179 cm (5'10")
|Weapon(s):||Bardiche with banner|
|Playable Debut:||Samurai Warriors: Spirit of Sanada|
July 13, 1611
Masayuki Sanada is the fourth head of the Sanada clan and the father of Lady Muramatsu, Nobuyuki, and Yukimura. His older brothers are Masateru Sanada and Nobutsuna Sanada. He is a shrewd yet masterful strategist who is famous for stopping Hidetada Tokugawa's 38,000 men army with a mere number of 2,000 at Ueda Castle. Outside of battle, he was known for his cunning and sly nature, which was respected by both Hideyoshi and Ieyasu. It was thanks to his quick thinking that allowed the Sanada to survive the entire conflict of the Sengoku period with their domain still intact.
Before his playable appearance in Samurai Warriors, Masayuki has been a generic NPC since its starting entry. This character interpretation shares a duet with Yukimura called Akazonae Tenkaichi ~Sanada Oyako Special Version~.
His Nobunaga's Ambition counterpart is fifth place in Gamecity's character popularity ranking for 2015. He placed first in the Nobunaga no Yabou Taishi poll for most favorite father; fans voted him sixth for the best leader poll and fourth for best subordinate.
- 1 Role in Games
- 2 Character Information
- 3 Quotes
- 4 Gameplay
- 5 Weapons
- 6 Historical Information
- 7 Gallery
Role in Games
- "We faced the mighty armies of the Tokugawa at Ueda on two occasions. But, Father never once despaired. I always believed it was because of his confidence in his strategies... But now I know the resolve he had.
The series initially presents him as an elderly or middle-aged general who serves the Takeda. In most titles in the series, he orders Yukimura to assist him in halting the Tokugawa forces at Ueda. Samurai Warriors has him trap Ieyasu and his men by luring them downstream from the castle and breaking the floodgate to the river. If the attack succeeds, Ieyasu will lose many of his men and a great deal of morale.
Samurai Warriors 2 has him prevent Hidetada from reaching Sekigahara by stalling the Tokugawa army at Ueda Castle. He is a commander during the Fall of the Takeda who remains hidden in the main keep until the end of the battle. Masayuki assists the fictional Edo Castle in Kanetsugu's and Keiji's story mode. Nagamasa's dream stage has him appear with the Takeda to defeat Nobunaga. In Ina's dream stage, he is a crocked grandfather who is driven back by his daughter-in-law. He also appears during the Oda's conquest of Ueda castle, where Katsuyori fictionally decides to go to the Sanada domain for refuge instead. Although he is able to call upon the Uesugi for help, Nobunaga is able to use Takeda defectors to enrage Katsuyori to charge out on his own, against Masayuki's orders, leading to their deaths and the fall of the castle.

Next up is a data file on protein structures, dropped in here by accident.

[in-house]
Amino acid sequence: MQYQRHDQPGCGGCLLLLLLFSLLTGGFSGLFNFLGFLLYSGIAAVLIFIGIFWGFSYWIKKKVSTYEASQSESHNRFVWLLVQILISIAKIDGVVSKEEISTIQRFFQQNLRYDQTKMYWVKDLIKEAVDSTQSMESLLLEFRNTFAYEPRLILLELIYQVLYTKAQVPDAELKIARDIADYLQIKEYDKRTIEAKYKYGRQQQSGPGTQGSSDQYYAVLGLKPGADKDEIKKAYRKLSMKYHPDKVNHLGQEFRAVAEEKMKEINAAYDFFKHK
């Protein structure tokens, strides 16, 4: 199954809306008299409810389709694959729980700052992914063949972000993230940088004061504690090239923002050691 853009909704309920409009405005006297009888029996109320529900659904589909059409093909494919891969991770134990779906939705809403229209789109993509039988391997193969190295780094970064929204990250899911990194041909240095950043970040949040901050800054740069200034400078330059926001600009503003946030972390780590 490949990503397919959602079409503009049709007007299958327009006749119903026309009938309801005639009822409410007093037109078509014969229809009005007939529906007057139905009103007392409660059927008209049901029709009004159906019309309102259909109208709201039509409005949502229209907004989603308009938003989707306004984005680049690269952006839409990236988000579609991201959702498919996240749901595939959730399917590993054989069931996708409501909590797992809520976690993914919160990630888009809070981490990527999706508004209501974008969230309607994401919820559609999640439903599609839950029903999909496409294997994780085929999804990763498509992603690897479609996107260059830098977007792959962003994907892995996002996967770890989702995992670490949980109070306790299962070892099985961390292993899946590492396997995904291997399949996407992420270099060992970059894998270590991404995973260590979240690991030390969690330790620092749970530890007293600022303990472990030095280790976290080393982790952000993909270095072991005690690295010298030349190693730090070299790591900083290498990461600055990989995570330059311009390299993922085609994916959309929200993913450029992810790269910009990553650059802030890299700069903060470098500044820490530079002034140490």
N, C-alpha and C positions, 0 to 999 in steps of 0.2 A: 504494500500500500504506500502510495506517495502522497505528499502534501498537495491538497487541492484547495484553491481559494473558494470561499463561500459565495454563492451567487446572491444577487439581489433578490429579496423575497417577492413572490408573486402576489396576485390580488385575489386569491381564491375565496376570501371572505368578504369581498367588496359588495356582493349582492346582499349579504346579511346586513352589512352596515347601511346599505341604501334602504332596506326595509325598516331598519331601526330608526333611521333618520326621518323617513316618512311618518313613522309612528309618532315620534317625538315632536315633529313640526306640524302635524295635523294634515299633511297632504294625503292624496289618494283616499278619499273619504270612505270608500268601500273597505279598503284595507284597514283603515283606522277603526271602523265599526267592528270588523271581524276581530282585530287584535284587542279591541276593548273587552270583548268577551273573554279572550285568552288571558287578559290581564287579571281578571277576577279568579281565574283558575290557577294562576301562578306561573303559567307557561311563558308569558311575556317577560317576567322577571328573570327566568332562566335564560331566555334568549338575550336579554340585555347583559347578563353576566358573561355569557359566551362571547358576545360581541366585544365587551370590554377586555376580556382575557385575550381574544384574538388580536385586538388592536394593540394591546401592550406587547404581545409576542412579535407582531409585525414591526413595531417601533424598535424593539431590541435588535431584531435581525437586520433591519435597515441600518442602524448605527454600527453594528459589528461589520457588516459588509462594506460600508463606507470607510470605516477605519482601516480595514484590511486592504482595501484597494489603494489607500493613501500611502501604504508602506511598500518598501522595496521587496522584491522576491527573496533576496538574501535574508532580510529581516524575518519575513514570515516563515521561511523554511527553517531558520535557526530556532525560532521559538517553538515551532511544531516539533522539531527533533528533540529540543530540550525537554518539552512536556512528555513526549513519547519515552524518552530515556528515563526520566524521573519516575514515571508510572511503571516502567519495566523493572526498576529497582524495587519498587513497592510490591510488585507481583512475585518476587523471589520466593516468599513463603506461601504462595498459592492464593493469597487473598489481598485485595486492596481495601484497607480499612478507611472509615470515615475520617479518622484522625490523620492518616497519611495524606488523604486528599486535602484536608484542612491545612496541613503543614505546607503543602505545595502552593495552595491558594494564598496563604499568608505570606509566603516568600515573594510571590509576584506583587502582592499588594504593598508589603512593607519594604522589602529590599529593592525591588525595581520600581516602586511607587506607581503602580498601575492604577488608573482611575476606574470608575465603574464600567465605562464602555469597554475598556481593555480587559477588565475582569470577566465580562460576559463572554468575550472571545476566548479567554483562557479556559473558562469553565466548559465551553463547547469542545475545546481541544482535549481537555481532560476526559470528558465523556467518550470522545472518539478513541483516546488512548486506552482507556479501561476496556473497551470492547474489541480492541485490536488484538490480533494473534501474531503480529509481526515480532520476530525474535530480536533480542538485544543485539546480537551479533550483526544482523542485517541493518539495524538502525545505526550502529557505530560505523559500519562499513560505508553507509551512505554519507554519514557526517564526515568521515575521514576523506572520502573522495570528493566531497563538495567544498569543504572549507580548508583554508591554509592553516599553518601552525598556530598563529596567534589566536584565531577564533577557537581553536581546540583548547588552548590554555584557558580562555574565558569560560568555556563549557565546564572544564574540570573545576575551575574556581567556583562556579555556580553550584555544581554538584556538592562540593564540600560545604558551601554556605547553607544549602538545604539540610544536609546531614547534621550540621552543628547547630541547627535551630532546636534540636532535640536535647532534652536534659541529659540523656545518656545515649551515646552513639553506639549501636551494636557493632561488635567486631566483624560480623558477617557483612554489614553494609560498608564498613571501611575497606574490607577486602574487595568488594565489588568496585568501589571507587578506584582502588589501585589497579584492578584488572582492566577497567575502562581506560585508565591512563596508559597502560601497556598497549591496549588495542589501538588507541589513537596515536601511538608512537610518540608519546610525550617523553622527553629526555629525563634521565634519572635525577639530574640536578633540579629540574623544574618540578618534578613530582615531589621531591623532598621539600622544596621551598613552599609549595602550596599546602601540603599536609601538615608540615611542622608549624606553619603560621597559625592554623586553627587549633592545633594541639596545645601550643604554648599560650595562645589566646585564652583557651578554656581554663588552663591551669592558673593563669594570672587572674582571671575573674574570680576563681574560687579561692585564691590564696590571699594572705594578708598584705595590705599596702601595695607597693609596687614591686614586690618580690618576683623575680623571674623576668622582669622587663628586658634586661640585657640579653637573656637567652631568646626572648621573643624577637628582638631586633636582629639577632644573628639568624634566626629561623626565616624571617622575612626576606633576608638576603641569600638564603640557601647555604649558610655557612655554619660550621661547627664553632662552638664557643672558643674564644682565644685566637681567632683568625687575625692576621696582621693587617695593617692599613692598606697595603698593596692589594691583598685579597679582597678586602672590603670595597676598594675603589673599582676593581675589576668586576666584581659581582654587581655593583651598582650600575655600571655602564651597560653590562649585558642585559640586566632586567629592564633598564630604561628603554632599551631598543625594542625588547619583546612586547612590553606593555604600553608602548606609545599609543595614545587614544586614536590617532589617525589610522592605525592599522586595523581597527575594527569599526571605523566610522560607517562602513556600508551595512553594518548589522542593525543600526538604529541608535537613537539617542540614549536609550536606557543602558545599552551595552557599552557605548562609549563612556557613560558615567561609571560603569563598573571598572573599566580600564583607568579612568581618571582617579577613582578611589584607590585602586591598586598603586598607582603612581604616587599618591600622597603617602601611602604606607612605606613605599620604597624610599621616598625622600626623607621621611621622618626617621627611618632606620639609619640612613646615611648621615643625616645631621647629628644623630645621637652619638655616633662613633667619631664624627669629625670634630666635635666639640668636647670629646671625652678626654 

The fourth title dedicates a cutscene of Masayuki congratulating his sons for their efforts at Kanagawa, which paved the path for Sanada independence. He assigns his sons their respective paths for their family before choosing to settle their family at Ueda Castle.
Spirit of Sanada faithfully depicts Masayuki's historical exploits many of which were previously assigned to his sons in the series. As the main protagonist of the game, he first appears under Shingen Takeda's tutelage at Kawanakajima and a friend of the lord's son Katsuyori Takeda, where after completing some transporting of supplies as ordered by his father, he joins the battle at Mt.Saijyo, defending Shingen in the fabled duel against Kenshin, where he uses explosives at Kenshin's mount to force him to retreat. Despite many Takeda officers such as Kansuke and Nobushige dying, the Takeda score a victory in a showdown at Kawanakajima, thus improving his standing. After returning home, Masayuki is welcomed by his new infant children. Happy beyond belief, he swears to remain alive to make sure he is able to watch over them.
The peace does not last long as the Takeda's ally, Yoshimoto Imagawa, was killed at Okehazama, essentially destroying all power the clan had. Because of this, the clan becomes split over aiding the Imagawa and their allies, the Hōjō or exploiting Yoshimoto's death and taking his heir's land. When Shingen ultimately invades Imagawa territory at Suruga, Yoshinobu, the eldest son of Shingen opposes the decision vehemently and is subsequently executed for treason and rebellion. After dealing with the Imagawa, Shingen begins his march to Kyōto. Barring his path is Ieyasu Tokugawa, Nobunaga Oda's ally. Despite numerous defeats in the lead-up and at Mikatagahara, Ieyasu is able to evade Masayuki's grasp. Shortly after the triumph at Mikatagahara, Shingen dies to illness, forcing the entire Takeda army back to Kai.